An item refers to a single item of data scraped from the target website. A common example of an item would be a product for sale on an e-commerce website. It’s important to differentiate item and item definition. In Portia, an item definition or item type refers to the schema of an item rather than the item itself. For example, book would be an item definition, and a specific book scraped from the website would be an item. An item definition consists of multiple fields, so using the example of a product you might have fields named name, price, manufacturer and so on. We use annotations to extract data from the page into each of these fields.

To ensure certain fields are extracted, you can set the Required flag on each required field. Portia will discard an item if any required fields are missing. Portia will also remove any duplicate items by default.

In some cases you may have fields where the value can vary despite being the same item, in which case you can mark them as Vary. This will ignore the field when checking for duplicates. It’s important to only use Vary when necessary, as misuse could easily lead to duplicate items being stored. The url field is a good example of where Vary is useful, as the same item may have multiple URLs. If the url field wasn’t marked as Vary, each duplicate item would be seen as unique because its URL would be different.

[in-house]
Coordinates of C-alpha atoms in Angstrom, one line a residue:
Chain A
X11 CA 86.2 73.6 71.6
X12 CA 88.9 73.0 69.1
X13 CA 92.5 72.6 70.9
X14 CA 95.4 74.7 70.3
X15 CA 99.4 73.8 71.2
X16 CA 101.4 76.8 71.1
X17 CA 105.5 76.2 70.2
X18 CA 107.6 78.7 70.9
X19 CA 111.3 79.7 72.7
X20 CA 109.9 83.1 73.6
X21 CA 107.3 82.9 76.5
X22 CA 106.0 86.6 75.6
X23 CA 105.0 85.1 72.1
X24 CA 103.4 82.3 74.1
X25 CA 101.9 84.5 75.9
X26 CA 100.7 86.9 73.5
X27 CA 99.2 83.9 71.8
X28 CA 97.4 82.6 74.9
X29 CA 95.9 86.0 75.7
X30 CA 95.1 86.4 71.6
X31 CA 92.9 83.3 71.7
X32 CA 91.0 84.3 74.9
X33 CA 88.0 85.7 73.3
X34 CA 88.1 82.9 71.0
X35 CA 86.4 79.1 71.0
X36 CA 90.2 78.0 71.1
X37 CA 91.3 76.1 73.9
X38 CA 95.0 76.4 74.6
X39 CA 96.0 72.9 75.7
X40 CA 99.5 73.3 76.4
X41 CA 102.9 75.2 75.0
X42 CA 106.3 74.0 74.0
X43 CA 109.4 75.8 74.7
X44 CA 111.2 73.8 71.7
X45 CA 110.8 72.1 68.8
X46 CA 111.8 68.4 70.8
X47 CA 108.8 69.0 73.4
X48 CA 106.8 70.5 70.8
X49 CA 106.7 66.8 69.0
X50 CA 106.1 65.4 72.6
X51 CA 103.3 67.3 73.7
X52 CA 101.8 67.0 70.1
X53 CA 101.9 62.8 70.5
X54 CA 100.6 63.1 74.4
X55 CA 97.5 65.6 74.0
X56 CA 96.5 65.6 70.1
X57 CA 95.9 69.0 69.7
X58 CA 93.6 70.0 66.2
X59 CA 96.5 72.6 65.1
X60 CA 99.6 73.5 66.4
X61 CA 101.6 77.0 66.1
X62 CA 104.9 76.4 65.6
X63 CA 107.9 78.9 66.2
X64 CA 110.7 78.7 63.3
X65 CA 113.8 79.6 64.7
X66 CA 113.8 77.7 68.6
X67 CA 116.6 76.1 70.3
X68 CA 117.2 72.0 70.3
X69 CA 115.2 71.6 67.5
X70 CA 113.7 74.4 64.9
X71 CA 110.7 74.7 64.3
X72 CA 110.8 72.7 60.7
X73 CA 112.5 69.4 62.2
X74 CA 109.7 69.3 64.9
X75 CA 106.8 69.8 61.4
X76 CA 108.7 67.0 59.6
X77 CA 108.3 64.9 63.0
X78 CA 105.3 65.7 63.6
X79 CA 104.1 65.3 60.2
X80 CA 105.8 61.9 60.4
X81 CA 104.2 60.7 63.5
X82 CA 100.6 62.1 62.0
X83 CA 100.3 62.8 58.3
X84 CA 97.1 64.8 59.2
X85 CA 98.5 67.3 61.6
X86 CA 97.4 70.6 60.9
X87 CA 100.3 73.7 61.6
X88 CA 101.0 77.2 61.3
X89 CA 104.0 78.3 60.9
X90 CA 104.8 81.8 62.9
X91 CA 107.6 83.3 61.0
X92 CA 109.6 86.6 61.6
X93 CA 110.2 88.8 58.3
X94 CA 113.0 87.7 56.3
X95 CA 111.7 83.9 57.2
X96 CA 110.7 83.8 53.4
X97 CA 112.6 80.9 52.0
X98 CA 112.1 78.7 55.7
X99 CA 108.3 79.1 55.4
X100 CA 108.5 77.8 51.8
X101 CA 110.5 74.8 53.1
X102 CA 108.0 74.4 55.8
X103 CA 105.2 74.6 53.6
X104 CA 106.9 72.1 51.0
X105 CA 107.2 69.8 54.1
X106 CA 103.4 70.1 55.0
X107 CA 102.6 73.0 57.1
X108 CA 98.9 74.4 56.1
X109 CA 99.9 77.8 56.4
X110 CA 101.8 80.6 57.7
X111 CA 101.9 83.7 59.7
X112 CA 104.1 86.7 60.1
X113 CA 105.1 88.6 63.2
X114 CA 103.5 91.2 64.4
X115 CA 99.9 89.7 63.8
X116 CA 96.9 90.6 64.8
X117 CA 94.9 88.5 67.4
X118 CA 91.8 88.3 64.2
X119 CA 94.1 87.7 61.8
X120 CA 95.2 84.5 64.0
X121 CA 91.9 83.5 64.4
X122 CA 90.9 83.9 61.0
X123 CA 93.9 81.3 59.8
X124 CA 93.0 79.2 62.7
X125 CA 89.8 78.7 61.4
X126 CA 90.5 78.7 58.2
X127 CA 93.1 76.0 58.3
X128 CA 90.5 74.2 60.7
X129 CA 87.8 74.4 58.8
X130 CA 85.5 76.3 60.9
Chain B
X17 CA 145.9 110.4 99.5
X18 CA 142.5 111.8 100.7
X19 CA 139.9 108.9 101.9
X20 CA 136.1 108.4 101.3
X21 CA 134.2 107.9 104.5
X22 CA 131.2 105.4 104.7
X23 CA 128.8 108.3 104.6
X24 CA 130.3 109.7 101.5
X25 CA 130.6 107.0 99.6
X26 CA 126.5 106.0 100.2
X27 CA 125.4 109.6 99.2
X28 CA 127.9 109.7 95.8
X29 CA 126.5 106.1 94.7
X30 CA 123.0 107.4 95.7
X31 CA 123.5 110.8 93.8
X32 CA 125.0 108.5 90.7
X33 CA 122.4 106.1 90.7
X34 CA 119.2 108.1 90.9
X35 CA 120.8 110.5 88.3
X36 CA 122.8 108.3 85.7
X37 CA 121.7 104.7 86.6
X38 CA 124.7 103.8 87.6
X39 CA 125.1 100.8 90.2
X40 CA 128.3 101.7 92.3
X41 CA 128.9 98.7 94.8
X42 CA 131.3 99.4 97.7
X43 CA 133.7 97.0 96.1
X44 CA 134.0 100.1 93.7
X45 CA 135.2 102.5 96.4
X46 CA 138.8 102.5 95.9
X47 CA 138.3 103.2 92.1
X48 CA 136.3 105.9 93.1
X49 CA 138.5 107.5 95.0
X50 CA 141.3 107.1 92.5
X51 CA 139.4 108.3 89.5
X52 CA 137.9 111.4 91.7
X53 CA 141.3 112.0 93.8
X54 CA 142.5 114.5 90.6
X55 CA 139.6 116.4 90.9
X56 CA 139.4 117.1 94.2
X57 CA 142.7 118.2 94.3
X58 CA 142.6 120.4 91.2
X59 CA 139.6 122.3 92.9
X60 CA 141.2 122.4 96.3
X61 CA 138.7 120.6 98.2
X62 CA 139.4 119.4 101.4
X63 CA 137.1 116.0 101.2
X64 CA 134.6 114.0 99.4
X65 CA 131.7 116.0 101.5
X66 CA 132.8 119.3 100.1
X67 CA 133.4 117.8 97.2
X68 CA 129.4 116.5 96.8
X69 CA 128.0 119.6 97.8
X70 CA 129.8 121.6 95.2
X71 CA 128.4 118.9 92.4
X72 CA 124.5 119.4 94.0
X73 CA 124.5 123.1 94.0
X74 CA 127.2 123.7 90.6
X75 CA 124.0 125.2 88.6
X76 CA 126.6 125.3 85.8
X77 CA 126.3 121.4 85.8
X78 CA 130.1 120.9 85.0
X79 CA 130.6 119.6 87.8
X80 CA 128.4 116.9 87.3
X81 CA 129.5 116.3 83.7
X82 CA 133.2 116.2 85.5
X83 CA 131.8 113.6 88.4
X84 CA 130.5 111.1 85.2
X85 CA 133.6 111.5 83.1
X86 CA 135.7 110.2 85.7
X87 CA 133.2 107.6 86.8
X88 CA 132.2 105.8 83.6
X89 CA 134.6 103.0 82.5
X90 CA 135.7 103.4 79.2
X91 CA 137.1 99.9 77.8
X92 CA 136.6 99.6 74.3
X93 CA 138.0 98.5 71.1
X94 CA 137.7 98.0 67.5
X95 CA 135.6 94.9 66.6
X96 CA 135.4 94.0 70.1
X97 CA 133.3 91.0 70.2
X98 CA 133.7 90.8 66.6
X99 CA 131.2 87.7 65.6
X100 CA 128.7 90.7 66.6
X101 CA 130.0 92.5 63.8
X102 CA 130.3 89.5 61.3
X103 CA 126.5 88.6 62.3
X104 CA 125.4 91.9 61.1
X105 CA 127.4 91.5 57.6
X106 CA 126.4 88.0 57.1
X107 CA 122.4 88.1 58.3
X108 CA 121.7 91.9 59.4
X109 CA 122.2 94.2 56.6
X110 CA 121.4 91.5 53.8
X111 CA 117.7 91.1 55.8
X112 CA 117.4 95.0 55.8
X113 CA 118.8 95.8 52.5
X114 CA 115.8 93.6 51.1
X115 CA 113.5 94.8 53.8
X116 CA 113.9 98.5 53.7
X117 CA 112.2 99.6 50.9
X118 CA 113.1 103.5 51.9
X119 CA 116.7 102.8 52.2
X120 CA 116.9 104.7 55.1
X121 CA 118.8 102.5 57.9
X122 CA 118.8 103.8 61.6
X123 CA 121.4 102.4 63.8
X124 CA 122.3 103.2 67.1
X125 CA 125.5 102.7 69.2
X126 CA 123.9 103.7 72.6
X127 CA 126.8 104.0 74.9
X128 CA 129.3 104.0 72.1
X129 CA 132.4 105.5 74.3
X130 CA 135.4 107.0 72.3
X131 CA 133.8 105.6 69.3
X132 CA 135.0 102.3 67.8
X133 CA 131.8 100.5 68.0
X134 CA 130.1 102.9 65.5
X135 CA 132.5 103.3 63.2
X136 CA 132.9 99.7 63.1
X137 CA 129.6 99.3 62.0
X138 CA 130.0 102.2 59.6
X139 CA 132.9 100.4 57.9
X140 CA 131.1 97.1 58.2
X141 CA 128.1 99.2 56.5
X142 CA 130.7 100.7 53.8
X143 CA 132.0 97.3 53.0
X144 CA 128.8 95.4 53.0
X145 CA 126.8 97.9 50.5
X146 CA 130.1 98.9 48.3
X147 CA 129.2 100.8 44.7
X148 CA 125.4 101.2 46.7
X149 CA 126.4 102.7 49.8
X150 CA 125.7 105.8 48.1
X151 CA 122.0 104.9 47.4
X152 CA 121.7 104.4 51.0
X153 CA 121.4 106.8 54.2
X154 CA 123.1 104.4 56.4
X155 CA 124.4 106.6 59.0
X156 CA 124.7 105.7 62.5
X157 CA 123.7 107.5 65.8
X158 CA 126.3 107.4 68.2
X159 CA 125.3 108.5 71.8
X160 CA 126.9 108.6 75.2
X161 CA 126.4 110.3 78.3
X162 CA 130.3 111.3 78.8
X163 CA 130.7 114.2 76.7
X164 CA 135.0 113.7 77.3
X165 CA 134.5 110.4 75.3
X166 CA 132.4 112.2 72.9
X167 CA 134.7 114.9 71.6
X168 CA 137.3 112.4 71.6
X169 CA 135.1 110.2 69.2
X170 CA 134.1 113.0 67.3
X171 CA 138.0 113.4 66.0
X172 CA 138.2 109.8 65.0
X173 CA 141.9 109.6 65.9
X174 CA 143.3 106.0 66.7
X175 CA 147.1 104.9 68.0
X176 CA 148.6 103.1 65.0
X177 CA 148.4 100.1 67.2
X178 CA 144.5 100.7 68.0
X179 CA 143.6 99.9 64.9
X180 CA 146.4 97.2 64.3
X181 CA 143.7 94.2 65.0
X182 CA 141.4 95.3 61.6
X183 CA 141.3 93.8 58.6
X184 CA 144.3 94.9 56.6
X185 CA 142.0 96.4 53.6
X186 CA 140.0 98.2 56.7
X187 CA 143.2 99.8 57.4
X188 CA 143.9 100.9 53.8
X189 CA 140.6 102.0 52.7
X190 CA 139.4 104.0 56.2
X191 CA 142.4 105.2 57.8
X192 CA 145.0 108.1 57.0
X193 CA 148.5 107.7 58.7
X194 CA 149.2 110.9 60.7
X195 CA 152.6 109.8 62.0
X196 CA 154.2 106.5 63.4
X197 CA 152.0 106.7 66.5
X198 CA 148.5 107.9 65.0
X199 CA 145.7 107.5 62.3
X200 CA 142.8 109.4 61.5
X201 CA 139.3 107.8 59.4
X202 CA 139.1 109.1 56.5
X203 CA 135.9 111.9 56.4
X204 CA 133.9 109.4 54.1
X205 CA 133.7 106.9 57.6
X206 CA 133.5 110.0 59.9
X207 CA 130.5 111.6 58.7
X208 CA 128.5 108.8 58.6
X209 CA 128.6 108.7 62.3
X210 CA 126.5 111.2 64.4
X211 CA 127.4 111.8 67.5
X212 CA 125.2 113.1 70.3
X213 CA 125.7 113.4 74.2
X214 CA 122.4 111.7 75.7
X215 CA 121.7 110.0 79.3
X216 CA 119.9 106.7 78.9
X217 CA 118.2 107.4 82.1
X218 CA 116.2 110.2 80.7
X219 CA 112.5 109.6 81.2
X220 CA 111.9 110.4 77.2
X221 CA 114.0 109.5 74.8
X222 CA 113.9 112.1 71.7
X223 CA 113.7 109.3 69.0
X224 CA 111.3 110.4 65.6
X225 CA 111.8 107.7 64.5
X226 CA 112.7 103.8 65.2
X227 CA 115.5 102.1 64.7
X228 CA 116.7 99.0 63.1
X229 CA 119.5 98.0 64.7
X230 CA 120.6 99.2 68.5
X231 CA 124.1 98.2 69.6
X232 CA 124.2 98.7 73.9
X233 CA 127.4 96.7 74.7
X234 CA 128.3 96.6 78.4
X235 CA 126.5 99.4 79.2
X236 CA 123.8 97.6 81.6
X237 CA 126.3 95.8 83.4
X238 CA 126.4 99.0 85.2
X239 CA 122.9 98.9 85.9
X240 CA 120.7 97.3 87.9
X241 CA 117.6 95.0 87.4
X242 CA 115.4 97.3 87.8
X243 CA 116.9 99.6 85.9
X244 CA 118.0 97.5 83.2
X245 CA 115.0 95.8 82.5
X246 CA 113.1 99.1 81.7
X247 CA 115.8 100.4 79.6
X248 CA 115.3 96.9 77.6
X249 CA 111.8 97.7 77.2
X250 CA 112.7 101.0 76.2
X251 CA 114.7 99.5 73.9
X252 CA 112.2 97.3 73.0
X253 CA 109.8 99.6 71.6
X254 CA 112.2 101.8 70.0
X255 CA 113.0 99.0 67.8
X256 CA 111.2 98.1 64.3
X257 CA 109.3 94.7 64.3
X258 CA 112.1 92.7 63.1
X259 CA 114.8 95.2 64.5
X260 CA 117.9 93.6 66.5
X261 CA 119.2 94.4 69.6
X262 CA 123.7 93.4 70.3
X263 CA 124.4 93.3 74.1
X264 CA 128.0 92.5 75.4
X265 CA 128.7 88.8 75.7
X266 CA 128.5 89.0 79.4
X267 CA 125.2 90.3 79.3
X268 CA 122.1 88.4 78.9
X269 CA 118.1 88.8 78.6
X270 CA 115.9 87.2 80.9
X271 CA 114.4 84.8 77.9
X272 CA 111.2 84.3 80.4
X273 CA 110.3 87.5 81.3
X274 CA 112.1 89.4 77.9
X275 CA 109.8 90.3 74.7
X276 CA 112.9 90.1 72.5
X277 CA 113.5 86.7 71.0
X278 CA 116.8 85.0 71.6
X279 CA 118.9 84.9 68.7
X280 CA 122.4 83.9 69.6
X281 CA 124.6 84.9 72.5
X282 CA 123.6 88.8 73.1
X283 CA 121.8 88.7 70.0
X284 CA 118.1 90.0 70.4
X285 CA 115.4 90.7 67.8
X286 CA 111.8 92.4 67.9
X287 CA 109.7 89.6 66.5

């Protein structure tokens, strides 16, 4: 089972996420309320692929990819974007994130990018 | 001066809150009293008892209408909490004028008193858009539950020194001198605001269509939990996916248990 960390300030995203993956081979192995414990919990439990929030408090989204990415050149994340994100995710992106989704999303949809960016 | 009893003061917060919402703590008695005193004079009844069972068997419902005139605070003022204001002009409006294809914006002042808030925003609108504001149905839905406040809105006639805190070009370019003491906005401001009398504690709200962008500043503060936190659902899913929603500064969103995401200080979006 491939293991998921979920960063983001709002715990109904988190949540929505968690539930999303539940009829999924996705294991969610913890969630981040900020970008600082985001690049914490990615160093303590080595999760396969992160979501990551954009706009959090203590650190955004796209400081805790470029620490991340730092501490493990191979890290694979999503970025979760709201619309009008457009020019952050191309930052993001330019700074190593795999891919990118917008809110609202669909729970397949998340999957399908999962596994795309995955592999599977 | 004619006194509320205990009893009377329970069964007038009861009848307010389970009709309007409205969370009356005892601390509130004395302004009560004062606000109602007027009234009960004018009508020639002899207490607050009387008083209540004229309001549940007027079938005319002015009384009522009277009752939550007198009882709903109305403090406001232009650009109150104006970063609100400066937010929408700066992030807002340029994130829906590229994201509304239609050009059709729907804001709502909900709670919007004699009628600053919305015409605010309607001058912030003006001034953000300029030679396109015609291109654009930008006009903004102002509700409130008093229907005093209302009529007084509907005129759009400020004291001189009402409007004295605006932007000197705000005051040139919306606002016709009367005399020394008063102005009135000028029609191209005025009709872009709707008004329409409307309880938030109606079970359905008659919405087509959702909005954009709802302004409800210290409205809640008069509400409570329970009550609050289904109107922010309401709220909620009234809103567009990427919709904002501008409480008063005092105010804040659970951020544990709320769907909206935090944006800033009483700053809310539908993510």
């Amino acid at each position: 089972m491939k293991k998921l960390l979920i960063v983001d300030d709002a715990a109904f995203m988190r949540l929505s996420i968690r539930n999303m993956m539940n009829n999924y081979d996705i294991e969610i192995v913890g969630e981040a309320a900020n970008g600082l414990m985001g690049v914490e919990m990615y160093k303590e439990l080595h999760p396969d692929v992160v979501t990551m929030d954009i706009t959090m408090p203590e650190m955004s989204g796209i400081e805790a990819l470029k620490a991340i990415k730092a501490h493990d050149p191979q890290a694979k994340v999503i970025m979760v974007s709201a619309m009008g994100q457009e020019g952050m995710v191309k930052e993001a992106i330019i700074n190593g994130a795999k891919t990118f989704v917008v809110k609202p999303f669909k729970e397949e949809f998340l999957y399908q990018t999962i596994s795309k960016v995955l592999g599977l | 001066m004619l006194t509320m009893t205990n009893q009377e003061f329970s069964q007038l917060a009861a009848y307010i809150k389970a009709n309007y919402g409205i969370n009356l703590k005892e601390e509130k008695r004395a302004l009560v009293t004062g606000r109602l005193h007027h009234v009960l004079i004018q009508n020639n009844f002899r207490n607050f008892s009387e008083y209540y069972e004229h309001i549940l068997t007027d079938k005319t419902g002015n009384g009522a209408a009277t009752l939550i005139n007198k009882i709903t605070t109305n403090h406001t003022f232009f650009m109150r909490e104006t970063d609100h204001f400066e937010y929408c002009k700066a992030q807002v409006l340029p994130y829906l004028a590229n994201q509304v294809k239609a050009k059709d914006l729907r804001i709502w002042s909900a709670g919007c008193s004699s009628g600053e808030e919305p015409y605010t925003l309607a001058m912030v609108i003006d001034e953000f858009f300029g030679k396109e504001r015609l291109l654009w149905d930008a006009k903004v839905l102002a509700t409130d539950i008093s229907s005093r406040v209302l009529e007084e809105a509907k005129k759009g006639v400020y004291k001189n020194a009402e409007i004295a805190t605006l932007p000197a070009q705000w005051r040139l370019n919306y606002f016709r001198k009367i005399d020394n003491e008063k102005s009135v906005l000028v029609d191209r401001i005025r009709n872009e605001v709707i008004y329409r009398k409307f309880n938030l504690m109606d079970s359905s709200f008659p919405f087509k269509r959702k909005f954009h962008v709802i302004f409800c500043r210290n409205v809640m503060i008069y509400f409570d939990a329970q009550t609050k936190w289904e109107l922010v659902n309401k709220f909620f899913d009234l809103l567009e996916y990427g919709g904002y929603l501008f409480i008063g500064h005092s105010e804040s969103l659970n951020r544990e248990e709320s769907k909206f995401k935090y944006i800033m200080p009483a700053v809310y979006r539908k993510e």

Field types

You can set a field’s type to ensure it will only match that kind of data. The following field types are available:

type description
text Plain text. Any markup is stripped and text within nested elements is also extracted.
number A numeric value e.g. 7, 9.59.
image An image URL. In most cases you will want to map an img element’s src attribute.
price The same as number, a numeric value.
raw html Non-sanitized HTML.
safe html Sanitized HTML. See below for more details.
geopoint The same as text.
url A URL.
date A date value parsed by dateparser. Won’t work if the annotated element has non-date text.

The safe html field type keeps the following elements: br, p, big, em, small, strong, sub, sup, ins, del, code, kbd, samp, tt, var, pre, listing, plaintext, abbr, acronym, address, bdo, blockquote, q, cite, dfn, table, tr, th, td, tbody, ul, ol, li, dl, dd, dt.

All other elements are discarded, with the exception of header tags (h1, h2 ... h6) and b which are replaced with strong, and i which is replaced with em. Whitelisted elements contained within non-whitelisted elements will still be retained, with the exception of elements contained within a script, img or input element. For example, <div><code>example</code></div> would extract to <code>example</code>, whereas <script><code>example</code></script> would be discarded completely.